The transport of CO2 through offshore pipelines is one of the last business that the Operators are beginning to face, in line with the coming needs for climate change mitigations.

The scenario for CO2 Capture, Transport and Storage anticipates capture and treatment at local plants, the transportation by ships in a liquid phase at low temperatures (close to −30 °C) to a terminal for the following offshore submarine transportation in a pipeline up to an injection well, for the final (and permanent) storage underground.

In order to optimize the operating costs for CO2 transport via pipeline, and to reduce energy consumptions, no heating is applied from ship to pipeline inlet. In such case, the pipeline will reach approximately a temperature of −30 °C in the initial landfall section.

The design of the offshore pipeline subject to this operating conditions, very cold fluid inside and a sea water temperature slightly over 0°C outside (North Sea), must face the possibility of ice formation around the pipe.

For the Northern Lights project, this possibility has been analyzed and the HDD (Horizontal Directional Drilling) at landfall resulted the only section where the ice formation could jeopardize the pipeline integrity. Detailed assessment for both normal operating conditions and contingency cases has been performed.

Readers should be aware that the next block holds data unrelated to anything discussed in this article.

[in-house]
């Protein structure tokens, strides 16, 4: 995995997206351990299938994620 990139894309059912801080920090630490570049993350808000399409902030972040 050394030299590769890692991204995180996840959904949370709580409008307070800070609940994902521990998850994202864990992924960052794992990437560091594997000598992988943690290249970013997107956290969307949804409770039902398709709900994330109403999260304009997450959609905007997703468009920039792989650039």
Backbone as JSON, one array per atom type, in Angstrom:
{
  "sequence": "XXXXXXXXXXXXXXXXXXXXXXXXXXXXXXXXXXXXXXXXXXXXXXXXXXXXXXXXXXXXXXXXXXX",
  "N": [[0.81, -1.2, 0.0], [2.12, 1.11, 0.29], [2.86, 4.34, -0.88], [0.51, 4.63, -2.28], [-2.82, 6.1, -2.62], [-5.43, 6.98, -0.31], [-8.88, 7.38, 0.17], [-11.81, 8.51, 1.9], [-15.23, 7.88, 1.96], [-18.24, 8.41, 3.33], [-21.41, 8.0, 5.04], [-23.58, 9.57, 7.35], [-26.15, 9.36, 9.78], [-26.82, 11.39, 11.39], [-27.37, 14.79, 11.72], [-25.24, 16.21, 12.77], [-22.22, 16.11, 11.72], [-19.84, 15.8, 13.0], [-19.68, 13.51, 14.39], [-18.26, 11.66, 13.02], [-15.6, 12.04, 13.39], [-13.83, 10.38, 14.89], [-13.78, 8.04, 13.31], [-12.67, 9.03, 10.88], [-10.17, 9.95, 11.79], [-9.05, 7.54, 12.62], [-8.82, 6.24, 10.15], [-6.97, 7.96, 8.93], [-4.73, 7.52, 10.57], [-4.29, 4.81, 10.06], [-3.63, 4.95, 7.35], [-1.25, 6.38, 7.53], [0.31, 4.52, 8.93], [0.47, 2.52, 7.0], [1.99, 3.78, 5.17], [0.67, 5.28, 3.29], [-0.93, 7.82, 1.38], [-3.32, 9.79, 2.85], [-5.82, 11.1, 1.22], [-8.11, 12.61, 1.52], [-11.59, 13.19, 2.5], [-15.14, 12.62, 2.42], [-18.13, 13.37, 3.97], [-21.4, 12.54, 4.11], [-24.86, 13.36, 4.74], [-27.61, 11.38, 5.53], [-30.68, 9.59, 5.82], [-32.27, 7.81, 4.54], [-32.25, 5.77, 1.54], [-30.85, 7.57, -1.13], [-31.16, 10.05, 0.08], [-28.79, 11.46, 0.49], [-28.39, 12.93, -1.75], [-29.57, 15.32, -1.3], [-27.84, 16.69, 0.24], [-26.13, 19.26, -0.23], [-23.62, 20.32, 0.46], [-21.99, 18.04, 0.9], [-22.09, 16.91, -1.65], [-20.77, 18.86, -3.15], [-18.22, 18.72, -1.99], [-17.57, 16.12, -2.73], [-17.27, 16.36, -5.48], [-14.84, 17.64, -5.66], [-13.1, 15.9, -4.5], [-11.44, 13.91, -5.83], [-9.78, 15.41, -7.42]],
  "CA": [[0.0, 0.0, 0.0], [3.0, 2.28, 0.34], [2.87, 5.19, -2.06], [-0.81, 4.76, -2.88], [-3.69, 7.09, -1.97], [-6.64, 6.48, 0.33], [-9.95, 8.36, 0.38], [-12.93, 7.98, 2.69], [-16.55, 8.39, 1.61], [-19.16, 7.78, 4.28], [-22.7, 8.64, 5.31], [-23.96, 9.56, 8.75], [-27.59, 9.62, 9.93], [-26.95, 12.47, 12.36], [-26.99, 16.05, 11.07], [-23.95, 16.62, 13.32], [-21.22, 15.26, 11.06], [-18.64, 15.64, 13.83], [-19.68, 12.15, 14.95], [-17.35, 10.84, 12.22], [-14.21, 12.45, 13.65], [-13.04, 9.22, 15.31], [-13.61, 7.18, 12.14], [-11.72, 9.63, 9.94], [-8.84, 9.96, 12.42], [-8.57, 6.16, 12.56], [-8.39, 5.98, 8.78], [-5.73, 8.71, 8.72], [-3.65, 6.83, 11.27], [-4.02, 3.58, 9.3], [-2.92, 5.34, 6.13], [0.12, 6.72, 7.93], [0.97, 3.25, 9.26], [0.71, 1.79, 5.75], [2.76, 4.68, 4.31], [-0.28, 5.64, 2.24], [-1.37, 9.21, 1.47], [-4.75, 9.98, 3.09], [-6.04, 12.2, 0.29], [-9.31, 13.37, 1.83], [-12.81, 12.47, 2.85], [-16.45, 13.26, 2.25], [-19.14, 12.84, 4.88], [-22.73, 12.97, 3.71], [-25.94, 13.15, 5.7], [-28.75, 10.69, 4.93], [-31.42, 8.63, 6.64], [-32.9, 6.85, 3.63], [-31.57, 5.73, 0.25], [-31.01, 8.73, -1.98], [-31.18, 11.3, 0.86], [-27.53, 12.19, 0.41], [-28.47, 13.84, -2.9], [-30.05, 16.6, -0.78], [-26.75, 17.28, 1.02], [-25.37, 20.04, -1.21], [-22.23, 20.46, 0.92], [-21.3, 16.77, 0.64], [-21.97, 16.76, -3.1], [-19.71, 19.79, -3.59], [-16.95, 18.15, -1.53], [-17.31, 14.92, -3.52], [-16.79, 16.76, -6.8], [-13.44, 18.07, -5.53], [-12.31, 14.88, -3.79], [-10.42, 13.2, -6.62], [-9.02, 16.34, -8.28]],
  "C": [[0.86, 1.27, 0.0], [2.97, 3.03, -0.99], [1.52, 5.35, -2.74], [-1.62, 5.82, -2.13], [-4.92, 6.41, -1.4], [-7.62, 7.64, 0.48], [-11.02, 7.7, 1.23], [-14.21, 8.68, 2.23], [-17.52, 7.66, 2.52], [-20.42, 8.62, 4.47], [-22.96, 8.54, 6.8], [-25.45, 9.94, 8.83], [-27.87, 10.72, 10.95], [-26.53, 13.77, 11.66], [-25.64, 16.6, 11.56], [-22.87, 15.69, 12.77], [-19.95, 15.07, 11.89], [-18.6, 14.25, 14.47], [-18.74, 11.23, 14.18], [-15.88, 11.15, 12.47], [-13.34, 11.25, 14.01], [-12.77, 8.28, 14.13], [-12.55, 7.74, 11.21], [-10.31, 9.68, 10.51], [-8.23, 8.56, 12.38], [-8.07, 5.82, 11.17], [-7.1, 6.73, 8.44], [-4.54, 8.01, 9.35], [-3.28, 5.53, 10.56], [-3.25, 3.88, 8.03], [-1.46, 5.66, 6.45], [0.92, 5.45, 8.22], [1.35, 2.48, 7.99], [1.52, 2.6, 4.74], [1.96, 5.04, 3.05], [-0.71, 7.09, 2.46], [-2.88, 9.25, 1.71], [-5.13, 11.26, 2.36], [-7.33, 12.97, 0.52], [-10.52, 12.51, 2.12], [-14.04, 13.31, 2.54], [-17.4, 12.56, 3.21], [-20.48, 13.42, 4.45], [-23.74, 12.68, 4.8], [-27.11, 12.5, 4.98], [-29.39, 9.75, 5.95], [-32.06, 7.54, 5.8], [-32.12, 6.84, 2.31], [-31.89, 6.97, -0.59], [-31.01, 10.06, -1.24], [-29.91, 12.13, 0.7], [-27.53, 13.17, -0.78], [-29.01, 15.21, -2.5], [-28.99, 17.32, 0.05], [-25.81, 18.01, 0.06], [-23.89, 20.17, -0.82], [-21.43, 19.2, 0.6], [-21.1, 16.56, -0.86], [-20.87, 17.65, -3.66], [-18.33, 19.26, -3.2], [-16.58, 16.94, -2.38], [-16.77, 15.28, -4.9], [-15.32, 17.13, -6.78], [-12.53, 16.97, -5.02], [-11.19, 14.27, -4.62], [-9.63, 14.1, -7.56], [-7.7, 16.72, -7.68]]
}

In the former case, a steady state thermal analysis with analytical method (thermal resistances) has been applied to calculate both the longitudinal, along the pipeline axis, and radial temperature profile: all the water inside the HDD freezes. Therefore, a water circulation system has been studied to prevent the ice formation. The pumping system required to ensure enough water flow has been dimensioned considering pressure losses inside the HDD. Power consumption in the order of 3 kW is expected.

The breakdown of the pumps has been analyzed in order to determine the available time before the sea water freeze inside the HDD obstructing any circulation. A transient analysis has been carried out simulating the temperature after water circulation arrest. Both analytical and Finite Element Model have been used to calculate the transient process causing water freezing.

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